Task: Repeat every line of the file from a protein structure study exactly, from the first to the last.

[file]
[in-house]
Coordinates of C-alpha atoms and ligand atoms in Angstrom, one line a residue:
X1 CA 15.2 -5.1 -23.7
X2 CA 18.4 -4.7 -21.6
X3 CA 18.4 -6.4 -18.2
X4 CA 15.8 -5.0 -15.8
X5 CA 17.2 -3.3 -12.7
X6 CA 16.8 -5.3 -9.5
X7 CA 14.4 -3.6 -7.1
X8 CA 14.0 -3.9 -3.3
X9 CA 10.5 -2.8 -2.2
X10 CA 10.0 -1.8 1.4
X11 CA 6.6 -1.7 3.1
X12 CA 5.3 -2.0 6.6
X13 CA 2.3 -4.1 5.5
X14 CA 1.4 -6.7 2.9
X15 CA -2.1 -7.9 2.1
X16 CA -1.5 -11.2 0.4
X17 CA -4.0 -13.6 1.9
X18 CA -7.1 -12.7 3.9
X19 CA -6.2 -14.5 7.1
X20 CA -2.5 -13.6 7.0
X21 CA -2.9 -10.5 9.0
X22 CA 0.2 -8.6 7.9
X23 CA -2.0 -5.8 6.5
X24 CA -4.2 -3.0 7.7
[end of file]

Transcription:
[in-house]
Coordinates of C-alpha atoms and ligand atoms in Angstrom, one line a residue:
X1 CA 15.2 -5.1 -23.7
X2 CA 18.4 -4.7 -21.6
X3 CA 18.4 -6.4 -18.2
X4 CA 15.8 -5.0 -15.8
X5 CA 17.2 -3.3 -12.7
X6 CA 16.8 -5.3 -9.5
X7 CA 14.4 -3.6 -7.1
X8 CA 14.0 -3.9 -3.3
X9 CA 10.5 -2.8 -2.2
X10 CA 10.0 -1.8 1.4
X11 CA 6.6 -1.7 3.1
X12 CA 5.3 -2.0 6.6
X13 CA 2.3 -4.1 5.5
X14 CA 1.4 -6.7 2.9
X15 CA -2.1 -7.9 2.1
X16 CA -1.5 -11.2 0.4
X17 CA -4.0 -13.6 1.9
X18 CA -7.1 -12.7 3.9
X19 CA -6.2 -14.5 7.1
X20 CA -2.5 -13.6 7.0
X21 CA -2.9 -10.5 9.0
X22 CA 0.2 -8.6 7.9
X23 CA -2.0 -5.8 6.5
X24 CA -4.2 -3.0 7.7